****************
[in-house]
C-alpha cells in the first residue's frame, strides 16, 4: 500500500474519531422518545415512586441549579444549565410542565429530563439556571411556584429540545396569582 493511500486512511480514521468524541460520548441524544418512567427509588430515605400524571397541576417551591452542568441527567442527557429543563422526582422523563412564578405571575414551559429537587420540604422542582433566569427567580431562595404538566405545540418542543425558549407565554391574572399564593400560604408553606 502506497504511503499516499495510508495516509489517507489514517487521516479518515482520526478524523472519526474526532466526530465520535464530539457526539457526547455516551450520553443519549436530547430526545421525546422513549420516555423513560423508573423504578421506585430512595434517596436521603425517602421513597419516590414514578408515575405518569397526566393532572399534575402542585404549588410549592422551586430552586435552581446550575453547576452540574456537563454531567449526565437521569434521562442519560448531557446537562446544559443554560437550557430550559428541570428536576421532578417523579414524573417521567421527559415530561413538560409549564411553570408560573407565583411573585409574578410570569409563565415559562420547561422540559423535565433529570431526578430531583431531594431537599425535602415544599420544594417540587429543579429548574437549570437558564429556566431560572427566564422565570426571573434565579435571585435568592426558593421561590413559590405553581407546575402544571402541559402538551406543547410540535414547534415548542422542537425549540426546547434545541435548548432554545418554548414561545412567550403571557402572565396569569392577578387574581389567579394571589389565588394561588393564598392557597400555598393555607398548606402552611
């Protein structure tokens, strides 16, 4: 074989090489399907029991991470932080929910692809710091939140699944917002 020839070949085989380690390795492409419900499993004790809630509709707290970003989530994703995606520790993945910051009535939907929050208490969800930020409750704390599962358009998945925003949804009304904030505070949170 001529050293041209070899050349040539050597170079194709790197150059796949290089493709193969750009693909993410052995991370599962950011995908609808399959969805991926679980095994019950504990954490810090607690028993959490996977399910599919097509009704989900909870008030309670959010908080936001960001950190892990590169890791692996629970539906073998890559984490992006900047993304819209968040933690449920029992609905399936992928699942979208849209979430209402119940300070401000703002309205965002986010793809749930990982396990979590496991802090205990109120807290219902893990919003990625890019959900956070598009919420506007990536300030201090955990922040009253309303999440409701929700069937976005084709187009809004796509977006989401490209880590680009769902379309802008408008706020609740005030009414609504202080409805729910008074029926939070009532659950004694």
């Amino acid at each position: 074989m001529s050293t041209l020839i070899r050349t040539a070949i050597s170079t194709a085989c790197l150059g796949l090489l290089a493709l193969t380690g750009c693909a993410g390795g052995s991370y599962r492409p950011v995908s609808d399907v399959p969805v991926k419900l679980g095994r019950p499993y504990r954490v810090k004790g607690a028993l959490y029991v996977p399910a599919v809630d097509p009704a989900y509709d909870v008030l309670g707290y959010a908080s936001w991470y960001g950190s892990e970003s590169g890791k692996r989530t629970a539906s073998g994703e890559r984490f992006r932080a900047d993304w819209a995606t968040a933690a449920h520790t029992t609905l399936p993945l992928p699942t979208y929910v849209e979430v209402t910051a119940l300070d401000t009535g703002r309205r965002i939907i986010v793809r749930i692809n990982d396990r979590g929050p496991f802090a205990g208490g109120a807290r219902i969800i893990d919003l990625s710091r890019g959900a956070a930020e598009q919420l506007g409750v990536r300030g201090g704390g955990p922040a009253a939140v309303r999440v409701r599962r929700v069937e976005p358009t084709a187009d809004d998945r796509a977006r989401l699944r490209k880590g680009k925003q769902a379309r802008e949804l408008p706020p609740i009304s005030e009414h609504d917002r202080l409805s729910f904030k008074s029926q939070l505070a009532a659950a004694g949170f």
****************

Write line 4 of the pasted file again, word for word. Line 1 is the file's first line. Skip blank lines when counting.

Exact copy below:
């Amino acid at each position: 074989m001529s050293t041209l020839i070899r050349t040539a070949i050597s170079t194709a085989c790197l150059g796949l090489l290089a493709l193969t380690g750009c693909a993410g390795g052995s991370y599962r492409p950011v995908s609808d399907v399959p969805v991926k419900l679980g095994r019950p499993y504990r954490v810090k004790g607690a028993l959490y029991v996977p399910a599919v809630d097509p009704a989900y509709d909870v008030l309670g707290y959010a908080s936001w991470y960001g950190s892990e970003s590169g890791k692996r989530t629970a539906s073998g994703e890559r984490f992006r932080a900047d993304w819209a995606t968040a933690a449920h520790t029992t609905l399936p993945l992928p699942t979208y929910v849209e979430v209402t910051a119940l300070d401000t009535g703002r309205r965002i939907i986010v793809r749930i692809n990982d396990r979590g929050p496991f802090a205990g208490g109120a807290r219902i969800i893990d919003l990625s710091r890019g959900a956070a930020e598009q919420l506007g409750v990536r300030g201090g704390g955990p922040a009253a939140v309303r999440v409701r599962r929700v069937e976005p358009t084709a187009d809004d998945r796509a977006r989401l699944r490209k880590g680009k925003q769902a379309r802008e949804l408008p706020p609740i009304s005030e009414h609504d917002r202080l409805s729910f904030k008074s029926q939070l505070a009532a659950a004694g949170f």